I’ve had my Acer c710-2833 Chromebook (I wrote about my initial thoughts earlier) for a couple weeks now…one week on vacation, and now one week of using it at work. I am quite pleased with it, and have a hard time believing that it was such a deal! I’ve used the VGA-out for presentations, experimented with the HDMI-out (works fine!), done a number of Hangouts with my colleagues, and generally used it extensively. I spent all day today working from home, sitting on the front porch using the Acer 710. It ran like a champ. Multiple tabs, Citrix session to the office, Google talk phone calls, Hangouts, etc. I find that the Intel-based Acer does a much better job of memory management than the ARM-based Samsung; there are some memory leaks in the ARM-target code. I like the glossy screen, they keyboard has a good feel, and it’s generally a great platform. I’ve even been pleased with the battery life, though it is less than the Samsung ARM Chromebook.
At the same time, Jan is enjoying the Samsung Chromebook, which I’ve passed to her. She’s quite a bit less demanding on it, and it’s serving her very well. As my readers know, I’m quite high on ChromeOS, and I’d recommend that anyone looking at an entry-level Chromebook look at the Acer C710-2833.
One thing that wasn’t obvious from reading the Chromecast documentation is what happens when you change networks. It’s actually pretty simple, if it can’t find the configured network, it just goes into network discovery mode. What I don’t know yet is whether it can remember networks so that you don’t have to reconfigure when taking it between “known” places. One thing is that it seems to be finicky about being powered from a USB port on a TV. My LG TV at home has a regular (not “service”) port for viewing media, but that port would not power the Chromecast. I had to plug in the adapter. Not sure what the precise requirements are for power. However, it worked just fine once I got it powered up. Again, an interesting device (particularly for the net $15 after the Netflix credit!) and handy for Chrome tab casting, but I’m still not sure whether this will take any sales from Apple TV or Roku. I’m just not convinced yet…
As I wrote on 7/25, I ordered a Google Chromecast to try Google’s newest foray into connecting the laptop/handheld screen with the TV screen. I’ve had a bit of time to try it, and it’s an interesting option, but I’m not sure it’s the “game changer” that some pundits have said. What is it? It looks like a fat USB memory stick that plugs into an HDMI port on your TV. It requires power either from a specialized HDMI port, or from a USB connection (or AC adapter). It runs ChromeOS but has a very simplistic UI. You can configure it from a Chromebook (I used my new Acer) or from a desktop/laptop running the Chrome browser, or from Android (iOS setup app coming).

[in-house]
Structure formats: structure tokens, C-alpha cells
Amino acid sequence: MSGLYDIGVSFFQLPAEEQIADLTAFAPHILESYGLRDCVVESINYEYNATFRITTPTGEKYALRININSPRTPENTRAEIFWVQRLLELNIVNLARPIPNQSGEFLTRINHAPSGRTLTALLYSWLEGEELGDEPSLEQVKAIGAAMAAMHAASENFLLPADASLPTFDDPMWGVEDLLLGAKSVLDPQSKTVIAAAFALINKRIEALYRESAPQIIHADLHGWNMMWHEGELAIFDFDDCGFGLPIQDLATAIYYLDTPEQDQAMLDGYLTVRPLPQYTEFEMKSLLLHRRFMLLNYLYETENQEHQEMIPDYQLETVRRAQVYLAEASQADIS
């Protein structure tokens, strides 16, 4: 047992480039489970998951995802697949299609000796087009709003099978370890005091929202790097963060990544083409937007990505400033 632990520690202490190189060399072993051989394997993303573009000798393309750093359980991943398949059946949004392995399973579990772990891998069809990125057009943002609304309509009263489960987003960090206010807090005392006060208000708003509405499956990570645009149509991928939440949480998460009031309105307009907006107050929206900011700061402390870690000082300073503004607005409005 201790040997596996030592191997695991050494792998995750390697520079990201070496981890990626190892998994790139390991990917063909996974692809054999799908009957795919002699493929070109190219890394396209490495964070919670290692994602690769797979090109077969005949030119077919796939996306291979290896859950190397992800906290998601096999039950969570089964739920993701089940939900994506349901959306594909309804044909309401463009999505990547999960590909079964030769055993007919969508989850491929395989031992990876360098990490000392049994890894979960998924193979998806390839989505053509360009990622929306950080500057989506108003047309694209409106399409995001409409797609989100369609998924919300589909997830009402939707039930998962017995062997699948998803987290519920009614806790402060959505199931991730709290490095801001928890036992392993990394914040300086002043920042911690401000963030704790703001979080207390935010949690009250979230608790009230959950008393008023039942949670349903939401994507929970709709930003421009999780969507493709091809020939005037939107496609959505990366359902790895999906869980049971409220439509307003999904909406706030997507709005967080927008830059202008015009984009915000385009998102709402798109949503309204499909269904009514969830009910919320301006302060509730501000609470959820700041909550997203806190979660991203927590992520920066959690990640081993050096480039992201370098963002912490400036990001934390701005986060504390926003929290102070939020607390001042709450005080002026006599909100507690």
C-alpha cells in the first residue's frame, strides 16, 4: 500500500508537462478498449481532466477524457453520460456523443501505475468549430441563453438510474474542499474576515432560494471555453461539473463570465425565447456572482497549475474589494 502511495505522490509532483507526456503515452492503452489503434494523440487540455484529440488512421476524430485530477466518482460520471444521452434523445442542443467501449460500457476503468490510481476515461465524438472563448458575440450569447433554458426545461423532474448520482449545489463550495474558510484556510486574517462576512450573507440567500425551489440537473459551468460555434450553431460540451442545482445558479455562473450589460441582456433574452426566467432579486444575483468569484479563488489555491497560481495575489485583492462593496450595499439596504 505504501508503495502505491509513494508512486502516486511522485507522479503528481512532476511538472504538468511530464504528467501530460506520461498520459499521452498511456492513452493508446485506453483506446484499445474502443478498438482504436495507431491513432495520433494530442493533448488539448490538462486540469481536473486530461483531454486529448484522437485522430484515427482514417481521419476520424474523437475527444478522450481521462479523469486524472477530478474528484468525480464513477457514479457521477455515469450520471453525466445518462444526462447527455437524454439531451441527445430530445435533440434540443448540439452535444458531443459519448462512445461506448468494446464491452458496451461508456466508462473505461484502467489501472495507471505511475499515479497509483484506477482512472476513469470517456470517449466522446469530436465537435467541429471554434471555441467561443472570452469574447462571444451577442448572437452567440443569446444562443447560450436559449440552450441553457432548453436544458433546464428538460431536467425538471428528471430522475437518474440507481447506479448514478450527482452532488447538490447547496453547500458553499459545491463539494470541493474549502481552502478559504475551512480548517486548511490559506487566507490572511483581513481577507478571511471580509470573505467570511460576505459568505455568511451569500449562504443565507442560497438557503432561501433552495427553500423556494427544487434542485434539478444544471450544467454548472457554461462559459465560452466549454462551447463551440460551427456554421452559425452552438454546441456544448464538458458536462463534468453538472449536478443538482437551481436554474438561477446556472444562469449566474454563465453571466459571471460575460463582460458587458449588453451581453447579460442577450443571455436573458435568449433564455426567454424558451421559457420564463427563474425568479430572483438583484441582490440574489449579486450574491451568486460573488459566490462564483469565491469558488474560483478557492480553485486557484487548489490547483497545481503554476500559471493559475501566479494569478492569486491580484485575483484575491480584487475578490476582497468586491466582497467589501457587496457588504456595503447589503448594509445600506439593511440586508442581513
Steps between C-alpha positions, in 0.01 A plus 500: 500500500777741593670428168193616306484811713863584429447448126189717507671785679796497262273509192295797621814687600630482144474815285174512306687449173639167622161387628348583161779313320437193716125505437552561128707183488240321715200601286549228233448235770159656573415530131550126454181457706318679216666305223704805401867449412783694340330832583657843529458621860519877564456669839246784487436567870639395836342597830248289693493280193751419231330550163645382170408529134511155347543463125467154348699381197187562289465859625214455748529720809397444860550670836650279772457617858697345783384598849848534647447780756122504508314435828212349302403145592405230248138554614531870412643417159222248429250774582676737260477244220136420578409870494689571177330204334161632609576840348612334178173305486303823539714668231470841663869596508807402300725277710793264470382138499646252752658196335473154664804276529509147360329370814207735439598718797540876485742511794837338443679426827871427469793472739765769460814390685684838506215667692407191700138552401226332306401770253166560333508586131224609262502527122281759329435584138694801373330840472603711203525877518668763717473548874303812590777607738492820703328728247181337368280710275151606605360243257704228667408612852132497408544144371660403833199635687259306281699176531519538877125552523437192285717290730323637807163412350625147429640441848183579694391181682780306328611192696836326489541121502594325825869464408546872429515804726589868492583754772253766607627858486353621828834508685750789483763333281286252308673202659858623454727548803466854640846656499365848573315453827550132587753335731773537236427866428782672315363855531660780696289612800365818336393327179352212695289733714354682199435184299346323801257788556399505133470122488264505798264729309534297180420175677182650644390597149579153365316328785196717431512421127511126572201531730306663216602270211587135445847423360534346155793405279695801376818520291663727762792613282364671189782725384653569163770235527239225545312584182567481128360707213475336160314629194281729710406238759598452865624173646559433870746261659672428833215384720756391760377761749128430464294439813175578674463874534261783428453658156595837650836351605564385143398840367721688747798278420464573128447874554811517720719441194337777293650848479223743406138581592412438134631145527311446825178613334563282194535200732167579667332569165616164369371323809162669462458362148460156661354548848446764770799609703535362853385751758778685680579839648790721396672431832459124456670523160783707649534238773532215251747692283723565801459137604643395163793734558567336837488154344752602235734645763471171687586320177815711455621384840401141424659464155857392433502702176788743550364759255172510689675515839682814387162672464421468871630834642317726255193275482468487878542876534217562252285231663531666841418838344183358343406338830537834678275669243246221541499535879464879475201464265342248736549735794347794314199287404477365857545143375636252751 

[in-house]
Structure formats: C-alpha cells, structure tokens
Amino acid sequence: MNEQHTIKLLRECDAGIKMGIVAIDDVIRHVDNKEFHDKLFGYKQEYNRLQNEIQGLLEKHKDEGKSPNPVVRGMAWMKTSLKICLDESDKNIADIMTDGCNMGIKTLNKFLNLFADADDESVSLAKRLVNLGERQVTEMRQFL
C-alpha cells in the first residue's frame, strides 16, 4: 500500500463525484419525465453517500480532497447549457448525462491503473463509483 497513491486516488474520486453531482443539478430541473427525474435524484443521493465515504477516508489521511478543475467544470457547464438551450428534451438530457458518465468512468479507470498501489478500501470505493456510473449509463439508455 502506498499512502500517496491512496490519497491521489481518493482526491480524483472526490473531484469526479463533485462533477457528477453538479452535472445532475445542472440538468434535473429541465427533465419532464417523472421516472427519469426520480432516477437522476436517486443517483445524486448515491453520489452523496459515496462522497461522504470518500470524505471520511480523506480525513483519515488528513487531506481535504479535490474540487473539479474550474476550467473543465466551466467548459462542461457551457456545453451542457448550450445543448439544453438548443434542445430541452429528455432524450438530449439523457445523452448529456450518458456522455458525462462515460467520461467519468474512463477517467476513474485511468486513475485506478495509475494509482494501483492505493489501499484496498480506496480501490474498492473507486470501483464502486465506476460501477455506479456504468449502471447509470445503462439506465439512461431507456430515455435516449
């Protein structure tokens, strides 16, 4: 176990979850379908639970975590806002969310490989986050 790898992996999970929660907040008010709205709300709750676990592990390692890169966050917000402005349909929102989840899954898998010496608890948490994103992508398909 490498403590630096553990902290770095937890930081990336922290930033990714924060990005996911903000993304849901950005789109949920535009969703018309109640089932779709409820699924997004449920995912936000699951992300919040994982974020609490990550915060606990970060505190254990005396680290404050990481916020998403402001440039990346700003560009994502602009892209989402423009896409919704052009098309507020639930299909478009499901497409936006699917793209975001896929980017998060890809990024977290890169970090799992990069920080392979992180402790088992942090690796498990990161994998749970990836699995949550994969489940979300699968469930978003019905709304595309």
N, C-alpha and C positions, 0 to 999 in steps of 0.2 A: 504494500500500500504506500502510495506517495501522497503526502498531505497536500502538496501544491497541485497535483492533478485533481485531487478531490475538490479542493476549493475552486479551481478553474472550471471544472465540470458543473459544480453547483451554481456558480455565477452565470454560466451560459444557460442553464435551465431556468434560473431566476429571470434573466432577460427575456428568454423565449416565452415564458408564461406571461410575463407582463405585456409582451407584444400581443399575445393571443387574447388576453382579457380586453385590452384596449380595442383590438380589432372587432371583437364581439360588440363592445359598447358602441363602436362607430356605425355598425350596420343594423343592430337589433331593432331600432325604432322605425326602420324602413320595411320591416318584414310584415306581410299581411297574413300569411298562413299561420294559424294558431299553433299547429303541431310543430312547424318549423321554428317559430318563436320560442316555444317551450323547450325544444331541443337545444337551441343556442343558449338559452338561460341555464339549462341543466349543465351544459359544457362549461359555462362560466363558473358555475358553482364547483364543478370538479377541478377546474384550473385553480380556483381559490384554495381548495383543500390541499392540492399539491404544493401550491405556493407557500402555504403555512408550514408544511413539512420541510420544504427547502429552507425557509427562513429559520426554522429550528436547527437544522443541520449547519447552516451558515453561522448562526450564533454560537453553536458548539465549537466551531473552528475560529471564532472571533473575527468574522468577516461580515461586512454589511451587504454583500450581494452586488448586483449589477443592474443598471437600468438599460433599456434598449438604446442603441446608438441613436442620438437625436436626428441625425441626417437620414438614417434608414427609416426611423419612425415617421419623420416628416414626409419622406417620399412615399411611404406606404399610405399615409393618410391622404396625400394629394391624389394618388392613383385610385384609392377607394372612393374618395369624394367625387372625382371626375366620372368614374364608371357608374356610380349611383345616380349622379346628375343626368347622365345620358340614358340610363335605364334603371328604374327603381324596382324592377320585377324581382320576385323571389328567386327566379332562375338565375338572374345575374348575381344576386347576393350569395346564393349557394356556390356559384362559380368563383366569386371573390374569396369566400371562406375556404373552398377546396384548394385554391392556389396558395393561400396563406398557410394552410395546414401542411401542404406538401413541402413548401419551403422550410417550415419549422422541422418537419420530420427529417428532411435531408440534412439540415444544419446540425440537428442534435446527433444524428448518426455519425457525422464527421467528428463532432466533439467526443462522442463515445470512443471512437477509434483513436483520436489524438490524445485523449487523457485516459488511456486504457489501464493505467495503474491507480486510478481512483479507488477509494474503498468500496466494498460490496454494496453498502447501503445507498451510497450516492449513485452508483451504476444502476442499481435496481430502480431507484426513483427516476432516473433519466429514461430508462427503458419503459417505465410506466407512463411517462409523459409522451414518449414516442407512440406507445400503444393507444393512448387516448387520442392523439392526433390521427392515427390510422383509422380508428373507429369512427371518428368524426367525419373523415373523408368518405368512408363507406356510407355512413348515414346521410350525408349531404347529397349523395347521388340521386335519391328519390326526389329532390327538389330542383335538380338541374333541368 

It has two modes of operation:
- a few apps/websites can be “connected” directly to the Chromecast and run without your computer; today, it’s Netflix and Youtube, but the promise is more to come. Your phone/tablet is merely the remote.
- “casting” the screen/tab from a Chrome browser extension
The second is currently much more flexible in the content you can “cast.”
So why am I ambivalent? I think that while it’s intriguing, it’s still more interesting to geeks than boxes like an Apple TV or a Roku, both of which have much more functionality. However, today, I’ve got more seamless options for putting Netflix, Youtube and more on the TV screen. I’m glad I bought it, since with my Netflix credit (no longer available), it only cost about $15 including shipping. However, right now it’s more a curiosity. I may use it when I want to project wirelessly from my Chromebook, but that requires a configuration on the WiFi network to allow peer communication, something many enterprises disallow. Interesting, yes…killer product? No, the Chromebook/Chromebox itself is a much more compelling expression of ChromeOS.